The Newcomer Artist Project: Immigration, Art, Identity
Anecdotal reports suggest that immigrant artists to Atlantic Canada, especially those who have not enrolled in University or College Art Programs for further study, often encounter difficulty in obtaining acceptance and legitimation for their creative endeavours. The Newcomer Artist Project is a cultural research project with a practical component designed to test this assumption through providing a professional group exhibition opportunity at Anna Leonowens Gallery, NSCAD University for recent immigrant artists who are settling into Atlantic Canada. The rationale for the call to participate was twofold: a) to ascertain whether immigrant artists were confronting difficulties in acceptance for their work in conventional venues - galleries, parallel artist run centres, and through provincial and federal grant agencies, and b) if an exhibition of newcomer artists would provide opportunities for networking, social integration and cultural legitimation. A parallel relational exhibition, the "Nomadic Dresses Project" produced by Brazilian artist Mariana Frochtengarten complemented the Newcomer Exhibit and provide a contrasting situation; an artist newcomer and potential immigrant to Canada who arrived through acceptance into a two year University Graduate program. The Nomadic Dresses project has its origin in the Ms. Frochtengarten’s studio practice as a textiles artist and the exhibition is the result of the collaborative efforts of twenty-one international artists working collaboratively on the decoration of five plain white dresses that have been circulated via mail. Each contributor was invited to work freely on the garment he/she had chosen and thus far sixteen artists representing eleven countries: Brazil, Trinidad and Tobago, China, Nigeria, South Africa, Australia, Spain, India, Pakistan, United States and Canada, have participated. The project structures Ms. Frochtengarten’s research on the material culture of clothing with contemporary issues in craft and visual arts, emphasizing collective aesthetic experiences as fundamental contributors to the construction of identities and social interaction. The artist writes that “In the social life of collective art works, The Nomadic Dresses Project sustains and exemplifies inter-connectivity through ritualized daily experiences and establishes the materiality of relationships as constituted by fibre and cloth.”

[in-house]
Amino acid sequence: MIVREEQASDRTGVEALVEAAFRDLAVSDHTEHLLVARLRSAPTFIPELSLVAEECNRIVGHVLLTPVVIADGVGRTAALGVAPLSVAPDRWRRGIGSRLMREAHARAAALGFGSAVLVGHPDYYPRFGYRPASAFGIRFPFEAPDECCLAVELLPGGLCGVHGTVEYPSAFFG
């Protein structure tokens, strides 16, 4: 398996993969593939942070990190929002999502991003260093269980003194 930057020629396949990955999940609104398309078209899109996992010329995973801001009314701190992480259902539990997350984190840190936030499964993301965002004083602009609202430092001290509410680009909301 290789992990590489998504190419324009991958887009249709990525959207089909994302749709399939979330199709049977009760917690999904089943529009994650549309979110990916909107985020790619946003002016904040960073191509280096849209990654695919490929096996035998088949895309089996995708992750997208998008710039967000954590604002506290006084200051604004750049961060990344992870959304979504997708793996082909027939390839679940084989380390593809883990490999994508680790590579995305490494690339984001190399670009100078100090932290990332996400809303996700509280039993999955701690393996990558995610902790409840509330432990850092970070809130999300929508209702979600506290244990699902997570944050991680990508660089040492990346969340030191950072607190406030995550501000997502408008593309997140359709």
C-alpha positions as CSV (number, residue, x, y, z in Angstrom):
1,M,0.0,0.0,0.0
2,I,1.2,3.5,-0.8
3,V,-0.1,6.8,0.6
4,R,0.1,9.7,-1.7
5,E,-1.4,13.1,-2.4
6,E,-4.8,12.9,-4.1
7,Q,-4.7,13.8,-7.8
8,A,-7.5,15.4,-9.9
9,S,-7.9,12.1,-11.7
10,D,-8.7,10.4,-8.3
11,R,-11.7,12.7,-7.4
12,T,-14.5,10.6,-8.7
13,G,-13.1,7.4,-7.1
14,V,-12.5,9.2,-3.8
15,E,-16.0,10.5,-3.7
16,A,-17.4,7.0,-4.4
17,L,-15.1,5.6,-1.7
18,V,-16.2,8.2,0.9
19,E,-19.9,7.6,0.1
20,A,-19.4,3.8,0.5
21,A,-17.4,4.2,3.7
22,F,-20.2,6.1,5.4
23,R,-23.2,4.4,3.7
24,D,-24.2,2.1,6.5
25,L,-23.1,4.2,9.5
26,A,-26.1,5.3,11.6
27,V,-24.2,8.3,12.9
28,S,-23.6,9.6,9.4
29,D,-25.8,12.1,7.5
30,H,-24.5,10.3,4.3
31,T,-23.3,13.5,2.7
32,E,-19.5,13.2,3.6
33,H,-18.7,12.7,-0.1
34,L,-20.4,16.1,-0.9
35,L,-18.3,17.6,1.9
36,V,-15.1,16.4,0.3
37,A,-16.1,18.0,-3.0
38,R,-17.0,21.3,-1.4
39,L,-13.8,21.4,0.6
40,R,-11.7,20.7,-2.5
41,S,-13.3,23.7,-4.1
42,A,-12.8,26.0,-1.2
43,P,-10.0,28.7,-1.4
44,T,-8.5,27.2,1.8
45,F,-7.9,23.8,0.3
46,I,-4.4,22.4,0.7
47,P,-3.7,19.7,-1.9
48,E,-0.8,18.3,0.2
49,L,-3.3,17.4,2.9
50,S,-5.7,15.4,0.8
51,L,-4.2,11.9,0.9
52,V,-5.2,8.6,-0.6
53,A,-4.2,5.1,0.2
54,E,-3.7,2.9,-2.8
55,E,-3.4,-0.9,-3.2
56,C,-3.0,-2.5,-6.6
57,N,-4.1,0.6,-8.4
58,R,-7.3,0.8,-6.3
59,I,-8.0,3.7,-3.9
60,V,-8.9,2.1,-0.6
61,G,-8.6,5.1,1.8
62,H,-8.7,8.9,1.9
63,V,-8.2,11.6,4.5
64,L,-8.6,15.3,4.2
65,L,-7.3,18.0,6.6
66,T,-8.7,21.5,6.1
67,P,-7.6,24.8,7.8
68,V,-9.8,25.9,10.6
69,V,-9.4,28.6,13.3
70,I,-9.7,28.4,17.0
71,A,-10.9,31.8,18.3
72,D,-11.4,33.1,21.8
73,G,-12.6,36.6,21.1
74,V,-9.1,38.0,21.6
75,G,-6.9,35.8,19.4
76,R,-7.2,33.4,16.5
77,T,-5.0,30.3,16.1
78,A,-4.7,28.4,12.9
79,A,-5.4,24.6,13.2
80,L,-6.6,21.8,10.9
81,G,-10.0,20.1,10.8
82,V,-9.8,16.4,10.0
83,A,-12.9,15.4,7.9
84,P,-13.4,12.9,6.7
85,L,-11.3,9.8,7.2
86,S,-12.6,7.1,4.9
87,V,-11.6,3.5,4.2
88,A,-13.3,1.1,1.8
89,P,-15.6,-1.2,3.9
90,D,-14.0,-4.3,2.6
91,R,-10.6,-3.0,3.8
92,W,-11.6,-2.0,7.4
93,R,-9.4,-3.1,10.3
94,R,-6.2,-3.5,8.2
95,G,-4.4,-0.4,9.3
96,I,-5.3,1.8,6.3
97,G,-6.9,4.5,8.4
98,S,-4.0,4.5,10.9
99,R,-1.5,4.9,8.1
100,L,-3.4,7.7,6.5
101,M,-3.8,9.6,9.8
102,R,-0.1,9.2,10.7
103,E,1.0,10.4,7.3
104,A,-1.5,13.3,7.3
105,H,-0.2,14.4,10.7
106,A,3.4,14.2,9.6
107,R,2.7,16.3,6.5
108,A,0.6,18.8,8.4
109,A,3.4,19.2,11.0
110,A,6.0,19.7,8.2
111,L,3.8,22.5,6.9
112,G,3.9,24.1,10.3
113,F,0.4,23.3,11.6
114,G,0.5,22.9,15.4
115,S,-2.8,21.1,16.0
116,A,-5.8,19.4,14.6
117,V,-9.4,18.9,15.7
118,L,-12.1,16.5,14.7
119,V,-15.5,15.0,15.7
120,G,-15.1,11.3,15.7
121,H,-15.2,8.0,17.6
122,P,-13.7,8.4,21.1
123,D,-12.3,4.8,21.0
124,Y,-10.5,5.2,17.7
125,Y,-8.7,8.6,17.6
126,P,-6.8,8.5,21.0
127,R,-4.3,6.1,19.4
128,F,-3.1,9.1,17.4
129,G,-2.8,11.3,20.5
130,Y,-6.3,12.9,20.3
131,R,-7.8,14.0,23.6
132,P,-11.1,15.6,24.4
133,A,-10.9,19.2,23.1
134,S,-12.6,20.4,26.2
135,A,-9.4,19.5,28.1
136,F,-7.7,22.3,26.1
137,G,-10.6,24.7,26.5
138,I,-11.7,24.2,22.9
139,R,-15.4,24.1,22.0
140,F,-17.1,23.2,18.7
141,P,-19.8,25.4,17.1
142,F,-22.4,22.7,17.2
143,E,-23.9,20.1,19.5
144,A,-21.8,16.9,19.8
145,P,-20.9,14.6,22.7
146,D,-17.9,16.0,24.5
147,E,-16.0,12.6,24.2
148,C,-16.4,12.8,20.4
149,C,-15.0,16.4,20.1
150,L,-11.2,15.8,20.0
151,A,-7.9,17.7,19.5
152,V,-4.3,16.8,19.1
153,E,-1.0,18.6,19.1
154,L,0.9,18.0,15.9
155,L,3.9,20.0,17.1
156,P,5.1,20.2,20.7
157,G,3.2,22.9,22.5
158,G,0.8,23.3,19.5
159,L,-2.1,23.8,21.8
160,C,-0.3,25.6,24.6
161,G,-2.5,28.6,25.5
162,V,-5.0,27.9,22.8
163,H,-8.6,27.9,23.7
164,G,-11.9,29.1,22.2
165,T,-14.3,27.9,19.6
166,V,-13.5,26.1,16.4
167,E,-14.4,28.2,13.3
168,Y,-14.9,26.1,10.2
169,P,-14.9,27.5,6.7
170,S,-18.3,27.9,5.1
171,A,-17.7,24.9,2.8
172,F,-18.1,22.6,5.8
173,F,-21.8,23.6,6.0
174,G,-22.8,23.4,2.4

Both exhibitions provided opportunities for discussion of relevant Metropolis topics such as inclusiveness and social cohesion. The discussion and workshop sessions attending both exhibits also provided spaces for participants to discuss graduate education in visual art, public gallery mandates and granting agency policies with respect to artist newcomers to Canada. And more generally the sessions offered some insights into how newly arrived immigrant and minority artists are participating in the cultural life of the Atlantic region and in Canada as a whole.
Keywords: Immigrant Artists, Globalisation and Canada, Relational and Littoral Art Practice, Newcomer advocacy
Prof. Bruce A. Barber
Professor, Director MFA Programme, School of Graduate Studies, NSCAD University (Nova Scotia College of Art and Design)